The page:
What is immutable object in Java? Can you change values of a immutable object?

A Java object is considered immutable when its state cannot change after it is created. Use of immutable objects is widely accepted as a sound strategy for creating simple, reliable code. Immutable objects are particularly useful in concurrent applications. Since they cannot change state, they cannot be corrupted by thread interference or observed in an inconsistent state. java.lang.String and java.lang.Integer classes are the Examples of immutable objects from the Java Development Kit.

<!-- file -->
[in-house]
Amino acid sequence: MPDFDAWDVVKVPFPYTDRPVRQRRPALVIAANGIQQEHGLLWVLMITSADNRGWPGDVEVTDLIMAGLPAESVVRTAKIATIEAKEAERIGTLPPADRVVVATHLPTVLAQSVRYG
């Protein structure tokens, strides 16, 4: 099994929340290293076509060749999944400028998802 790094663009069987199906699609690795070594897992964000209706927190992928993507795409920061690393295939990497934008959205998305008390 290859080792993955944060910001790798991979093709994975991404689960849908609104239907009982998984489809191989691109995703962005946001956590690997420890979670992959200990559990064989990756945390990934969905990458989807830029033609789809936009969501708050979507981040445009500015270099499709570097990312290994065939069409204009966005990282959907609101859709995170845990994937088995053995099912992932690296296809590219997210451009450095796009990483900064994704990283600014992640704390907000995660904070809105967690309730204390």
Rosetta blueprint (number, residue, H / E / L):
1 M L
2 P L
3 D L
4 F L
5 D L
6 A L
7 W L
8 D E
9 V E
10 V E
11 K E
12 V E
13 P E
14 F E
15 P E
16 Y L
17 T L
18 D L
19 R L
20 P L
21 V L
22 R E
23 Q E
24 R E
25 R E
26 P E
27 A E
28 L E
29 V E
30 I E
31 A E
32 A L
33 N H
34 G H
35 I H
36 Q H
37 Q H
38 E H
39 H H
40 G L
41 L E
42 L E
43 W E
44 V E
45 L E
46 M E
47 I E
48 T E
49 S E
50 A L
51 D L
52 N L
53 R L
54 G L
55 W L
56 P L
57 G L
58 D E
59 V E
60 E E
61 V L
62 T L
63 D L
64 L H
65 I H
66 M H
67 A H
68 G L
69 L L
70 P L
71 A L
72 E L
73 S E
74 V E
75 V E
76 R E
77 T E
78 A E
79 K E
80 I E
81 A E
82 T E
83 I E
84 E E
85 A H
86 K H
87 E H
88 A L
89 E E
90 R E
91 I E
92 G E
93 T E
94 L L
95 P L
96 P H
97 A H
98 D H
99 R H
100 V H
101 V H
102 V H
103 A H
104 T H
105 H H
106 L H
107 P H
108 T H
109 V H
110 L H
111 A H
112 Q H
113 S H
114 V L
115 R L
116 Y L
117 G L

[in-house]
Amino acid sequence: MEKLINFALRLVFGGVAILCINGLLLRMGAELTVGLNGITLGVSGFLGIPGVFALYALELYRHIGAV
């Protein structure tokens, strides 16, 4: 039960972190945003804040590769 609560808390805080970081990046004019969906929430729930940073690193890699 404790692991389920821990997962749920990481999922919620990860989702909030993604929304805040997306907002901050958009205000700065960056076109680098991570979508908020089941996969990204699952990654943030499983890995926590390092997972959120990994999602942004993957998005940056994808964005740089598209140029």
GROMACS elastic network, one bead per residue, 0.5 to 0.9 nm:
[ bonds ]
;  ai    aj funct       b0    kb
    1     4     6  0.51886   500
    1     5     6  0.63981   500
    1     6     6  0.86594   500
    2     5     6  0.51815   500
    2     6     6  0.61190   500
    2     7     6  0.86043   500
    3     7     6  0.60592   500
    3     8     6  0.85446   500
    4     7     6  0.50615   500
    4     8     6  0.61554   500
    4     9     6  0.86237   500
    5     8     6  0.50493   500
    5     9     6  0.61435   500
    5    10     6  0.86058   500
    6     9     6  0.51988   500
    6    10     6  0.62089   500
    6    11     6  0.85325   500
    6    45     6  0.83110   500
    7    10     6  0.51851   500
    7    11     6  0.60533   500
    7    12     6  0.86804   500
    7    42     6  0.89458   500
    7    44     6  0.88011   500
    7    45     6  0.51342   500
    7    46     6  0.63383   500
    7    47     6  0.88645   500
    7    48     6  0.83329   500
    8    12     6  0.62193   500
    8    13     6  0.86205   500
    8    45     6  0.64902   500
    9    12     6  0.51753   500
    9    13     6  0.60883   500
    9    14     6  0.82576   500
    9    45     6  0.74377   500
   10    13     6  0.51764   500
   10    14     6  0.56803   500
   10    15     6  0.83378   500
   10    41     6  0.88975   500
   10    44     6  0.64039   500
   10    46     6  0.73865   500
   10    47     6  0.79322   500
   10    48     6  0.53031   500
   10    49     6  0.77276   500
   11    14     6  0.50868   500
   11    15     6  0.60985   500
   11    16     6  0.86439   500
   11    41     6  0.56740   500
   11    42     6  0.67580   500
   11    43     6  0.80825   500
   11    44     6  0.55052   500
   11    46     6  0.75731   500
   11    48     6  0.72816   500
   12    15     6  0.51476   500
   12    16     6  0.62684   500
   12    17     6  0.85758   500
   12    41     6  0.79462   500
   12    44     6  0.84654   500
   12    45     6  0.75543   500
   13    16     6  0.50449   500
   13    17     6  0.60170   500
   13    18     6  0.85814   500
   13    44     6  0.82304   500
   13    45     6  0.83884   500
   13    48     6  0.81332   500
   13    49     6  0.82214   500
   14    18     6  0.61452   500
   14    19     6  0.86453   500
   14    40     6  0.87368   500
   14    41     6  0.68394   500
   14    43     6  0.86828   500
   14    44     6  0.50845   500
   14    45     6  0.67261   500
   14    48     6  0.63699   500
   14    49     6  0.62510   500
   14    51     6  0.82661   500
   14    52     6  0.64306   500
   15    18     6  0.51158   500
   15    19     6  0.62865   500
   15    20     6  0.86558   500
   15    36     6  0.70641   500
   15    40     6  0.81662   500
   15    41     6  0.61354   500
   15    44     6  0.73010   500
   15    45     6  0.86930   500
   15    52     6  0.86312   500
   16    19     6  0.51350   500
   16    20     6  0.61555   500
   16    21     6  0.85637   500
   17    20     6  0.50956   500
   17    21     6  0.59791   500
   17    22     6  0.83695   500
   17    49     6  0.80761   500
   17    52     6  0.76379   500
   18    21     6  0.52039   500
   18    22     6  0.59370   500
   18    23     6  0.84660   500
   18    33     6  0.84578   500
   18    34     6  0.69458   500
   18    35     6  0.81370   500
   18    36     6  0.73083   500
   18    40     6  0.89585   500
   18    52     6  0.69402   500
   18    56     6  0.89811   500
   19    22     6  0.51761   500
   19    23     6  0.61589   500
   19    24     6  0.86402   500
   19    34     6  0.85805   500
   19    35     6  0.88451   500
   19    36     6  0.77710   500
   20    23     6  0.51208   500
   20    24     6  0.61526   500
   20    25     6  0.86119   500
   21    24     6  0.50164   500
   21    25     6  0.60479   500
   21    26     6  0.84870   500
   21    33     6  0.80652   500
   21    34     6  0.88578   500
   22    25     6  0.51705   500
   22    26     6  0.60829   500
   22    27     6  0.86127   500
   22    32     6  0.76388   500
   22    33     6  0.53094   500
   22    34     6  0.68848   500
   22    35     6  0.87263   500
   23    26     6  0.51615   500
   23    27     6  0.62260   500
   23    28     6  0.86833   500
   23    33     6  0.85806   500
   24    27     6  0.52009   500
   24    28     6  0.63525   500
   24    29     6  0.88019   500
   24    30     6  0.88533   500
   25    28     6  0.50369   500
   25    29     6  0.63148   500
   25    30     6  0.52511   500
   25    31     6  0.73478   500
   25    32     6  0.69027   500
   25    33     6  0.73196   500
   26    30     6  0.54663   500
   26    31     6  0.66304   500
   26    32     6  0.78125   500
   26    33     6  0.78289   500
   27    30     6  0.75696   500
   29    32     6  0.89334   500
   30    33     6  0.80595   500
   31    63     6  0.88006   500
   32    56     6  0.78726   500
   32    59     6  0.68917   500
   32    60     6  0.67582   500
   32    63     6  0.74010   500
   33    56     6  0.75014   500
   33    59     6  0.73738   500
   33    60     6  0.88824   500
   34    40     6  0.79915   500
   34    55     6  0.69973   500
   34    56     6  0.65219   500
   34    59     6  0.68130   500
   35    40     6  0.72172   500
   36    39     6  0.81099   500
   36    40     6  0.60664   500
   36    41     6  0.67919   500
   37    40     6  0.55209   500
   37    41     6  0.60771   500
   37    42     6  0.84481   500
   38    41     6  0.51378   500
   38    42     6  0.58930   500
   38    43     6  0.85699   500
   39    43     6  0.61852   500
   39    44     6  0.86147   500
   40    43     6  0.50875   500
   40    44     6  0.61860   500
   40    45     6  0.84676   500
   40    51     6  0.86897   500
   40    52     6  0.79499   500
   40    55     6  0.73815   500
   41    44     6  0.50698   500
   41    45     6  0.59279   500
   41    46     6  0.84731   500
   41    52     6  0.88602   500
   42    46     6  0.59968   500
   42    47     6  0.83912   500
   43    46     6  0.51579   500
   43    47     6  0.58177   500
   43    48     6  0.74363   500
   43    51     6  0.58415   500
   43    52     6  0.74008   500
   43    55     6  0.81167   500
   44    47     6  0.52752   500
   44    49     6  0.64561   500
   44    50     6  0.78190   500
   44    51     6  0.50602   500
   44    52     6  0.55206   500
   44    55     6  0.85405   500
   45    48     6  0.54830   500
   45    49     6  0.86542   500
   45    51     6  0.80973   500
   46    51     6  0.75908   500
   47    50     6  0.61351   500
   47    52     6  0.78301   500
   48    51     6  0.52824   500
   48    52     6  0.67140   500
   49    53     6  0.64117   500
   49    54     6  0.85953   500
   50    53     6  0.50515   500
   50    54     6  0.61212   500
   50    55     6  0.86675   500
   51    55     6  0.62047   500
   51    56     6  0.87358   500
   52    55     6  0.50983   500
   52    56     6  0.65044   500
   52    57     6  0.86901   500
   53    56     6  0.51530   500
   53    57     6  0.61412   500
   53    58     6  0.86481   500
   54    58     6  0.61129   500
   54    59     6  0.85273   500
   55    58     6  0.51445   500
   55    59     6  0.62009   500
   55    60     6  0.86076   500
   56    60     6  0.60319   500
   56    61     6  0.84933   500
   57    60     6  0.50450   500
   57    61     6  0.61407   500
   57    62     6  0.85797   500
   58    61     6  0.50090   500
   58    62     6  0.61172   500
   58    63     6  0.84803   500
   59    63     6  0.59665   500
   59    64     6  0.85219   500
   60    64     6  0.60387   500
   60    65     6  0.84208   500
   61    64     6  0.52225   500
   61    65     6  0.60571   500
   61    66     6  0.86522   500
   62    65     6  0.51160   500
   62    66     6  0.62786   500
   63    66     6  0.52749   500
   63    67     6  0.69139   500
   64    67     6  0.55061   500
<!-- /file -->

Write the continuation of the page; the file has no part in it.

Immutable objects simplify your program, since they :
1. are simple to use test and construct.
2. are automatically thread-safe.
3. do not require a copy constructor.
4. do not require an implementation of clone.
5. allow hashCode to use lazy initialization, and to cache its return value.
6. do not need to be copied defensively when used as a field.
7. are good Map keys and Set elements (these objects must not change state while stored in the collection).
8. have their class invariant established once upon construction, and it never needs to be checked again.


Enter your email address to get our daily JOBS & INTERVIEW FAQ's Straight to your Inbox.

Make sure to activate your subscription by clicking on the activation link sent to your email